Although the existence of Yelp has really changed the relationship between diners and restaurants, it’s not always in a good way. Though Yelp can sometimes give you a heads up about restaurants, it’s not good when the restaurant staff is begging its customers for good reviews. If the food is good, it should speak for itself.
22. Don’t go into restaurants that seem to have a “street team.”
Generally speaking, restaurants who have people out on the street with sandwich board signs or other enticements are not doing all that well… and it may be because their food is not all that good. In general, restaurants that are good can speak for themselves and don’t need a bunch of hype men to get people in the door.
23. If the place is empty but you’re still waiting to be seated, you may want to cut your losses.
As with many of the other tips on this list, the main thing is to read between the lines. Although you might have to wait a while to be seated at a nice place if it’s really busy, there’s not really a good excuse for waiting forever when there are plenty of tables open.
24. If nobody greets you at the door, it’s not going to get much better from there.
Having a friendly greeter is pretty common practice for most professional restaurants you might care to go to. If that ingredient is missing, prepare yourself for the rest of the evening to be lacking as well.
25. If it’s really busy and the managers aren’t helping out, you might be in a bad restaurant.
We’re not saying that the managers should always be outside scooping up dishes and greeting customers… but it’s a little unusual to not see any managers at all milling around while you’re eating. On a good restaurant team, the managers will pick up whatever slack the servers can’t. If they’re not, that’s a red flag.
26. If the bathrooms are in bad shape, the rest of the place is likely to be in bad shape as well.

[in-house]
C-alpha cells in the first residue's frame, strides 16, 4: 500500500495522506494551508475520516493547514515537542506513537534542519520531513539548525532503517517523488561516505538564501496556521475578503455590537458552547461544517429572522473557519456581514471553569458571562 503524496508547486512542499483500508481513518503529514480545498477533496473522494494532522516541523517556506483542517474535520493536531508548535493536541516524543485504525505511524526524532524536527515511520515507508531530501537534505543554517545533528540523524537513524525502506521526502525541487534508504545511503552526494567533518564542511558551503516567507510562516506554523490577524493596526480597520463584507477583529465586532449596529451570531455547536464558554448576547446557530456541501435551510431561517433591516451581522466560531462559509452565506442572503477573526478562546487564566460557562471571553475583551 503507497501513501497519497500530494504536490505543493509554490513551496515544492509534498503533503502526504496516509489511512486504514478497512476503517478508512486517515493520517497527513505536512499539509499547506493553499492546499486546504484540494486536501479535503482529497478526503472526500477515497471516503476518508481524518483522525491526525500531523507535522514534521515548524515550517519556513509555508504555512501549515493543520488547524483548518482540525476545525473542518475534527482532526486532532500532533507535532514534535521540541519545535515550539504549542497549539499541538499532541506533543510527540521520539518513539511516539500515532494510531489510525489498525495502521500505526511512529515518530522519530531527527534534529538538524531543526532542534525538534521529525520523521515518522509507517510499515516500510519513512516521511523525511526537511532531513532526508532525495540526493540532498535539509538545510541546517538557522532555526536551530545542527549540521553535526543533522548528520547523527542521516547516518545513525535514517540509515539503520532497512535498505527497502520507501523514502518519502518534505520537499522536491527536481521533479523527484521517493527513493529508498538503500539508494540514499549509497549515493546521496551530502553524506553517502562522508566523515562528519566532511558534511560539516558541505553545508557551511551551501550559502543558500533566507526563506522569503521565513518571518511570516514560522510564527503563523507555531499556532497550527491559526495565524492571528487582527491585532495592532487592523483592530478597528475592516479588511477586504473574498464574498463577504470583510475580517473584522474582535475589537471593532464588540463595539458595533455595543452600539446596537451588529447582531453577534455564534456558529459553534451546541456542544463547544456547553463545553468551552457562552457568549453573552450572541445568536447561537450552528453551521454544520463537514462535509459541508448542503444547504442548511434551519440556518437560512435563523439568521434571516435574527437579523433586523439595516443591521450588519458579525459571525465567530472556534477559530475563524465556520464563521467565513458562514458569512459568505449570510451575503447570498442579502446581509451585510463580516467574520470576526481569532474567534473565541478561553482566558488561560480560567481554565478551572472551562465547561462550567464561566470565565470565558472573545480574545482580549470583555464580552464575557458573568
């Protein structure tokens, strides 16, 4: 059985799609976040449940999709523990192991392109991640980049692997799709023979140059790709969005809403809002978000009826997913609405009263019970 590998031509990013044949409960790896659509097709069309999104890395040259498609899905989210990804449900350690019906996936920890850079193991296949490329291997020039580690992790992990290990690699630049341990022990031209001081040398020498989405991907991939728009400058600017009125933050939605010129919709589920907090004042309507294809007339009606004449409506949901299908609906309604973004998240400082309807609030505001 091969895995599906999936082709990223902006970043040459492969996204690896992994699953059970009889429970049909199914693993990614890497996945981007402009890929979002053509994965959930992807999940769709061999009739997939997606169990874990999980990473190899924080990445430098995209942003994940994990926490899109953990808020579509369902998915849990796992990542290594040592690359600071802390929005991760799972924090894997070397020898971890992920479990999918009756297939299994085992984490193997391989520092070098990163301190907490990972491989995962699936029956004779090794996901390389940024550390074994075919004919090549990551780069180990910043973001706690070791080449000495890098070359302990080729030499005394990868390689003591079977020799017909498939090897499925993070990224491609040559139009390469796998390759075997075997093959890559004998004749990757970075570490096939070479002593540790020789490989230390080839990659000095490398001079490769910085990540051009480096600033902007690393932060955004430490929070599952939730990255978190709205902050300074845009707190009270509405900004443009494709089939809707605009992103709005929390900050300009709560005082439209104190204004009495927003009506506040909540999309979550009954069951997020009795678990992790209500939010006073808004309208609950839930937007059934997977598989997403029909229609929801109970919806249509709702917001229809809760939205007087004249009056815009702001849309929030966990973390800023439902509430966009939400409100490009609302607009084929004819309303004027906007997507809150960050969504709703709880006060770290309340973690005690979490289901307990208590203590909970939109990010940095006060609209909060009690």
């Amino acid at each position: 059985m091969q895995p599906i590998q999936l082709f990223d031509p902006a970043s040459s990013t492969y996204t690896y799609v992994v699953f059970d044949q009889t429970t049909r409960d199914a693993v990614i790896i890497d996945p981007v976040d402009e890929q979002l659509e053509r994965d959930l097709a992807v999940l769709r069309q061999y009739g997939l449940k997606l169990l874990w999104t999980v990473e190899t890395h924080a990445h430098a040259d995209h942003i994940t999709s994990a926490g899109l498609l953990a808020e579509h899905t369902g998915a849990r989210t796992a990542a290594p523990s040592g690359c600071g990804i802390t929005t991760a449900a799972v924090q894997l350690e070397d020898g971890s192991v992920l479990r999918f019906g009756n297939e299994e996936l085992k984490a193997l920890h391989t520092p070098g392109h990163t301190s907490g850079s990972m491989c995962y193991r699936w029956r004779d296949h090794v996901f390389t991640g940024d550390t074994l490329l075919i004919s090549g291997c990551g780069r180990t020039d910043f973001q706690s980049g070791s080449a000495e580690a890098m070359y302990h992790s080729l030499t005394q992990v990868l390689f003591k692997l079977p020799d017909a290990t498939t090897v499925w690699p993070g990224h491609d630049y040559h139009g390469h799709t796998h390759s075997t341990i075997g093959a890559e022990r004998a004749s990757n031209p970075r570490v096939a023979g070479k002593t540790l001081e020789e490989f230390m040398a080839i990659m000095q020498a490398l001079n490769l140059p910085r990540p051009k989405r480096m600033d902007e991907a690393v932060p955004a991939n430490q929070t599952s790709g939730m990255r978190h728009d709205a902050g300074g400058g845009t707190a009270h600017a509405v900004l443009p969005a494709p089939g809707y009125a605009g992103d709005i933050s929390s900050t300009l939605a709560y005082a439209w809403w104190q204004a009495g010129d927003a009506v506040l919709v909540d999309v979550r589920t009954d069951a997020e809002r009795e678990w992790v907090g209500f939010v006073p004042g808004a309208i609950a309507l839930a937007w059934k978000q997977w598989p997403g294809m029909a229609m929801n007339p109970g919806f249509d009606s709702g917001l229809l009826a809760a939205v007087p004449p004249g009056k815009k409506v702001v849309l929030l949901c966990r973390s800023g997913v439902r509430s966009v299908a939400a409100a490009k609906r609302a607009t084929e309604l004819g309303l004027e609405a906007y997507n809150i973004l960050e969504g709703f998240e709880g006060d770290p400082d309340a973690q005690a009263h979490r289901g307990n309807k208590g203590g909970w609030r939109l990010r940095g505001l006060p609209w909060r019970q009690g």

If there’s any lesson to take away from this list, it’s to look for patterns and to pay attention to the details. In line with that thinking, if you’re in the bathroom and things look messy or dirty, you can safely assume that the restaurant is cutting corners in other areas of their process as well.
27. If the parking lot is filthy of your cars are facing open dumpsters and what not, walk away.
Much like the other clues, this is another basic guideline that sets a pattern for the rest of what’s going on in the place. If the outside looks terrible and they don’t care about the cleanliness there, they probably also don’t care about the cleanliness of the inside.
28. If most of their promotion and positive reviews online are from influencers, be careful.
Although it’s not a bad idea to look online to see what people are saying about a certain restaurant, you have to be careful about who is saying what. If the Yelp reviews show mixed or negative reviews but a handful of famous influencers or critics are giving it rave reviews, it may all be hype.
29. Stay away from places that are populated exclusively with tourists.
This tip is more applicable when traveling, but the basic point remains anywhere you go: if all the people eating in a place are from out of town, they’re probably just doing it out of convenience. Most of the time, each city has plenty of their own unique and delicious restaurants—put in some time to figure out what those are instead of eating at the tourist traps.
30. Avoid eating at fast-casual places where the person handling money is the same person making your food.
Last but not least, if you’re eating at a less fancy place, just make sure that they have two different people cooking and dealing with the customers. This is for health reasons—the people making your food should be using gloves, whereas the people handling money probably aren’t (and there are tons of germs on money, obviously). If you see this isn’t happening, stay away.
As you can see, there’s a lot more that goes into picking a good restaurant to eat at than it may initially seem. Though everyone loves a nice night out on the town, nobody wants to get food poisoning or waste their money on a subpar experience. Fortunately, if you follow these basic guidelines, you should be good to go. Happy eating!